OK, deep breath! We can do this. Keeping your primary-school age child busy, happy and stimulated while school is shut and playdates are cancelled is no walk in the park, that’s for sure. But with a bucketful of educational resources, downloadable activities, cool games and clever crafts, and a great big helping of books and toys to vary the pace, getting through each day will be much easier – and more enjoyable for everyone. Take a look at all these brilliant, brain-boosting ideas…
Here are some great ideas for home-based learning, downloadable activities, games, books, toys and crafts for 4 to 10 year-olds…
Your child’s school has probably given you some suggestions for curriculum-based learning your child can access from home – and maybe even set work for them to do, on or offline. But there are also loads of other fantastic educational resources available online.
Many of them feature worksheets, games, videos and quizzes, all closely linked to learning outcomes for Early Years, Key Stage 1 and Key Stage 2. Others focus on single topics or subjects – from foreign languages to animal facts to learning to play the piano (on your phone) – that either reinforce your child’s curriculum goals or boost their wider knowledge and skills.
We’ve pulled together the best of them for you here:
Downloadable activity sheets
Let’s hear it for downloadable activity sheets! They’re perfect for kids at home because they offer fun, well-targeted, structured tasks to complete – with very little preparation from you, other than printing them out and handing over a pencil or two.
We have lots of engaging activity sheets for you to share with your child, covering a range of skills from Maths and Phonics and puzzles and colouring to drawing challenges and games based on much-loved TV or film series, such as Doctor Who and Horrible Histories…
Maths and literacy
Puzzles and colouring
More arty challenges
Doctor Who downloadables
Horrible Histories downloadables
Other themed downloadables
And if your child’s under the weather
Games to play
To break up the pencil and paper activities with something more active and dynamic, indoor games can be a great way to vary the pace – and introduce a session of more imaginative, unstructured play.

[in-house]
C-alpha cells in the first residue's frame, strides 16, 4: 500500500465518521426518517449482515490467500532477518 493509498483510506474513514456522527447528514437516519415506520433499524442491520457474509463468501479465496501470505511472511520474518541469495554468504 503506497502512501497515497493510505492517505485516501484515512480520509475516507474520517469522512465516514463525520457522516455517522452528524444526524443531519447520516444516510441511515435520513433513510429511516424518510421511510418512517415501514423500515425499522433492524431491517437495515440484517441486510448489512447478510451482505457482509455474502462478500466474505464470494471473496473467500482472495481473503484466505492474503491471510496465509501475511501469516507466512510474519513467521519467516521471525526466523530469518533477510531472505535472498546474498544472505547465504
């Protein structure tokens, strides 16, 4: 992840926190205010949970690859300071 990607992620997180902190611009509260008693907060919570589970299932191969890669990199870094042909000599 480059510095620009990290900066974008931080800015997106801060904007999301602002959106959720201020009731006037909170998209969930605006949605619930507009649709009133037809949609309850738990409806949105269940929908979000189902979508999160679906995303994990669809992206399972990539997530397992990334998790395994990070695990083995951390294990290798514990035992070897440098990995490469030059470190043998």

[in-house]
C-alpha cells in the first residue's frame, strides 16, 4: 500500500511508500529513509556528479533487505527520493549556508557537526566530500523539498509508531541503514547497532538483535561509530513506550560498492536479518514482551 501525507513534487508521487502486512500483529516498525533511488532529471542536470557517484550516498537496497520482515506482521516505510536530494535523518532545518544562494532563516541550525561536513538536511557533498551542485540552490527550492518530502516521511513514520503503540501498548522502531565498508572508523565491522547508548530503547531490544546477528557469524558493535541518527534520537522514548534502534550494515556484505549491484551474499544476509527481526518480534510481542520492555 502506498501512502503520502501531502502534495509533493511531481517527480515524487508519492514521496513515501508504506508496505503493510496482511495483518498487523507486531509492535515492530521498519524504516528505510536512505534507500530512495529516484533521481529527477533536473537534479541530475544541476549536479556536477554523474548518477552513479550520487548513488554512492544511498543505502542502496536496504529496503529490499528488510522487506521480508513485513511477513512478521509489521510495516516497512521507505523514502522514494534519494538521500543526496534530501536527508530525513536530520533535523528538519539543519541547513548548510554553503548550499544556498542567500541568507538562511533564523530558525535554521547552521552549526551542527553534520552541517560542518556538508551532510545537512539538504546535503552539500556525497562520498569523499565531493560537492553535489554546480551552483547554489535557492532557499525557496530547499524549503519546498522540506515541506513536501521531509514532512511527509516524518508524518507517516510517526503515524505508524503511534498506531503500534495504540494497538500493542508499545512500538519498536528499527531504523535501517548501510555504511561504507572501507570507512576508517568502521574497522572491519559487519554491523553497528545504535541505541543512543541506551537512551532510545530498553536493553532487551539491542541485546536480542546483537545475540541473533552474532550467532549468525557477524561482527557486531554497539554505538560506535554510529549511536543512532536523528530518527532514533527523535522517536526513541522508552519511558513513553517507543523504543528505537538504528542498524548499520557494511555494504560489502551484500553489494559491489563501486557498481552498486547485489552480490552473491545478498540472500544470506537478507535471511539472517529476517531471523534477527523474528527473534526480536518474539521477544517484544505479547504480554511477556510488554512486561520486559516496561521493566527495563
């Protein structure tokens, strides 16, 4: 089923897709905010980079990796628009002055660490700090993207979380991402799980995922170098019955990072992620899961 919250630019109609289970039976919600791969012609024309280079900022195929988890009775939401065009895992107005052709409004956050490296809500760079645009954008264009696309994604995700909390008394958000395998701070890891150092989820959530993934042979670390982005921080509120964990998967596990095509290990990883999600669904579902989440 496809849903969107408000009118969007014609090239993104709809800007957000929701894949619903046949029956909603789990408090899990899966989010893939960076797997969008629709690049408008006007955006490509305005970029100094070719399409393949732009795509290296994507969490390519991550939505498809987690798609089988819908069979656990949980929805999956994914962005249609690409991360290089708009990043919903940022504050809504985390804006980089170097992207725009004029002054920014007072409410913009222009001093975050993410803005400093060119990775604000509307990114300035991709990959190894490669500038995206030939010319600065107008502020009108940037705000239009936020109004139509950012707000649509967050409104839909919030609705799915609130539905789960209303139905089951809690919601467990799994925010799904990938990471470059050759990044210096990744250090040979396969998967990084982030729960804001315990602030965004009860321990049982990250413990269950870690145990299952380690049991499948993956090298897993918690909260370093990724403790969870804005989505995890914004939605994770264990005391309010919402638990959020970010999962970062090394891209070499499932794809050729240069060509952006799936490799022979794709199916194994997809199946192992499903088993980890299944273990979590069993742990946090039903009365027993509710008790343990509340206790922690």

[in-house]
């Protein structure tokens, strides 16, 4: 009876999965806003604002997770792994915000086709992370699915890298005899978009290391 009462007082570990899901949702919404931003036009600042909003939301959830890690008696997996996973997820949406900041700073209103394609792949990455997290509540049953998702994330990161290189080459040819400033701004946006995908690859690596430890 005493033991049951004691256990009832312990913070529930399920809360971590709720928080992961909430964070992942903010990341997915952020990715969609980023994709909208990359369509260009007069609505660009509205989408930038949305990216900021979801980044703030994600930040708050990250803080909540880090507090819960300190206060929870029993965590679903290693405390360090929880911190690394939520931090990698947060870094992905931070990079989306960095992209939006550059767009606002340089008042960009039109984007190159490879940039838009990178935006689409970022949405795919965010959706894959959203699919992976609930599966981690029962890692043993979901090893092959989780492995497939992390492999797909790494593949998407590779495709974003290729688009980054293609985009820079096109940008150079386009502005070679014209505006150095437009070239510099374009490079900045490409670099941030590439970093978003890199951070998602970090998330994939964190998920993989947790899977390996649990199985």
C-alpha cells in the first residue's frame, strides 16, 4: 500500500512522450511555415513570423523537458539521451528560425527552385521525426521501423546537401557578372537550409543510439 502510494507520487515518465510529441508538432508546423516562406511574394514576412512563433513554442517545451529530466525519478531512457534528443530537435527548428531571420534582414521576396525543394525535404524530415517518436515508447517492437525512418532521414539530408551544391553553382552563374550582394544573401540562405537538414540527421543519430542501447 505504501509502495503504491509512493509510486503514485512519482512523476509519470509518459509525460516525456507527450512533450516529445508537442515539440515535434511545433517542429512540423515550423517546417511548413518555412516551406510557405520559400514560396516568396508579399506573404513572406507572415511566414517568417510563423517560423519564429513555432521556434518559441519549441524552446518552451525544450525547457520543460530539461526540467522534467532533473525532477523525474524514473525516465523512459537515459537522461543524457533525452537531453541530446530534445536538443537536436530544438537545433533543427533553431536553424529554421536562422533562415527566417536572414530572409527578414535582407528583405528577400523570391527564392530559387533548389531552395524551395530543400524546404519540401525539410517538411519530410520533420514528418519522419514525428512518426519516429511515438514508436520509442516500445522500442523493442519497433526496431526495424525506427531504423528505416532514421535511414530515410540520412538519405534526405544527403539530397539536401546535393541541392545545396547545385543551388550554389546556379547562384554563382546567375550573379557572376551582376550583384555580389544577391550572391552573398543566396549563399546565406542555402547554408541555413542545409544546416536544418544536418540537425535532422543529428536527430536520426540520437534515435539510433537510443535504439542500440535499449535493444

Dressing up (in costumes or old clothes) and making camps (in a play tent or under blankets strung between 2 chairs) are always go-to indoor-games choices. And, if you’re casting around for other ideas, try these suggestions for indoor activities that will get their bodies moving and their brains buzzing in all sorts of different ways…
And when all else fails – or you just need a break…
Chilling out with a book – or snuggling up to you for a book session together (no, they’re never too old!) is an essential every day, we reckon – maybe even several times a day. There are hundreds of brilliant children’s books out there that’ll grab your child’s attention, stimulate their imagination and, once they’re reading independently, give you a few moments’ peace.
Here are a few of our most-loved book recommendations…
There are so, so many toys aimed at the primary-school child but only the very best ones amuse, entertain and stimulate the brain. We test and review hundreds of toys – from the declaredly ‘educational’ and ‘learning’ ones to the more creative and imagination-sparking ones. And we pick out the very best to recommend in the dozens of toy articles we publish and regularly update. Take a look at the toys we really rate for 4 to 10-year-olds…
Toys to keep them thinking and working things out
Toys to stimulate the imagination (and lots of dressing up)
Toys to get them creatively lost in their own little world
Toys to get them moving, even indoors
And the pick of the toys our child testers loved the best
A good, absorbing craft project can take up most of a morning or afternoon – maybe even several afternoons – and give your child a real feeling of pride and accomplishment when the finished creation is ready for all to admire.
We’ve collected a bumper variety of crafts here for you to try, using skills from painting and glueing to sewing, cooking, bubble-making and paper mâché. Don’t be put off, when you click though, if you notice that some of them are labelled as ‘toddler’ crafts: yes, a toddler could make them, with lots and lots and lots of parental help but we think they make brilliant solo or almost-solo projects for school-age children, too…